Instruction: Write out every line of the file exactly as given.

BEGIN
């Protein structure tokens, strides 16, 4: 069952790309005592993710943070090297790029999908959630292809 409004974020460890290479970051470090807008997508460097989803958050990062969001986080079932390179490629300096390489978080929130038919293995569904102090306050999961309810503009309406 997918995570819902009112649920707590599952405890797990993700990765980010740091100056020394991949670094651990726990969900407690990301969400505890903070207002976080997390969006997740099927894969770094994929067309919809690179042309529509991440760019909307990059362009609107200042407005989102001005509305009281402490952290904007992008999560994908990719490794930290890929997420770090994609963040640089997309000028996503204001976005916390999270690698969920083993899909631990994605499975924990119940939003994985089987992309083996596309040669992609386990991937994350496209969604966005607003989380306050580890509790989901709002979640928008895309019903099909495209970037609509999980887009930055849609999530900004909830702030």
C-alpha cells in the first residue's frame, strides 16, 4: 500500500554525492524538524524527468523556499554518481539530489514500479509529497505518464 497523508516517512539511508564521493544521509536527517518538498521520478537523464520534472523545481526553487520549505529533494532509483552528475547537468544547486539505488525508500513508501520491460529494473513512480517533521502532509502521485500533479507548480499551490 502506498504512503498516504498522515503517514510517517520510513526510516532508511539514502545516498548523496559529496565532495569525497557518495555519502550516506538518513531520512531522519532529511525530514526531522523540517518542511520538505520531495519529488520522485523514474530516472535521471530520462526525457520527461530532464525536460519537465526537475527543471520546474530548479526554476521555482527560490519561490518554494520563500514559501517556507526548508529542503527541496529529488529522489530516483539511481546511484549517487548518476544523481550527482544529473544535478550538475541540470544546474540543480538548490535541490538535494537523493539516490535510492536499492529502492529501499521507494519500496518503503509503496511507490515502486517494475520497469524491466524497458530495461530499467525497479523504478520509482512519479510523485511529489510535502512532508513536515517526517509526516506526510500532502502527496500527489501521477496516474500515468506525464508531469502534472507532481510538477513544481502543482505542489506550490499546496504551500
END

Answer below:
């Protein structure tokens, strides 16, 4: 069952790309005592993710943070090297790029999908959630292809 409004974020460890290479970051470090807008997508460097989803958050990062969001986080079932390179490629300096390489978080929130038919293995569904102090306050999961309810503009309406 997918995570819902009112649920707590599952405890797990993700990765980010740091100056020394991949670094651990726990969900407690990301969400505890903070207002976080997390969006997740099927894969770094994929067309919809690179042309529509991440760019909307990059362009609107200042407005989102001005509305009281402490952290904007992008999560994908990719490794930290890929997420770090994609963040640089997309000028996503204001976005916390999270690698969920083993899909631990994605499975924990119940939003994985089987992309083996596309040669992609386990991937994350496209969604966005607003989380306050580890509790989901709002979640928008895309019903099909495209970037609509999980887009930055849609999530900004909830702030």
C-alpha cells in the first residue's frame, strides 16, 4: 500500500554525492524538524524527468523556499554518481539530489514500479509529497505518464 497523508516517512539511508564521493544521509536527517518538498521520478537523464520534472523545481526553487520549505529533494532509483552528475547537468544547486539505488525508500513508501520491460529494473513512480517533521502532509502521485500533479507548480499551490 502506498504512503498516504498522515503517514510517517520510513526510516532508511539514502545516498548523496559529496565532495569525497557518495555519502550516506538518513531520512531522519532529511525530514526531522523540517518542511520538505520531495519529488520522485523514474530516472535521471530520462526525457520527461530532464525536460519537465526537475527543471520546474530548479526554476521555482527560490519561490518554494520563500514559501517556507526548508529542503527541496529529488529522489530516483539511481546511484549517487548518476544523481550527482544529473544535478550538475541540470544546474540543480538548490535541490538535494537523493539516490535510492536499492529502492529501499521507494519500496518503503509503496511507490515502486517494475520497469524491466524497458530495461530499467525497479523504478520509482512519479510523485511529489510535502512532508513536515517526517509526516506526510500532502502527496500527489501521477496516474500515468506525464508531469502534472507532481510538477513544481502543482505542489506550490499546496504551500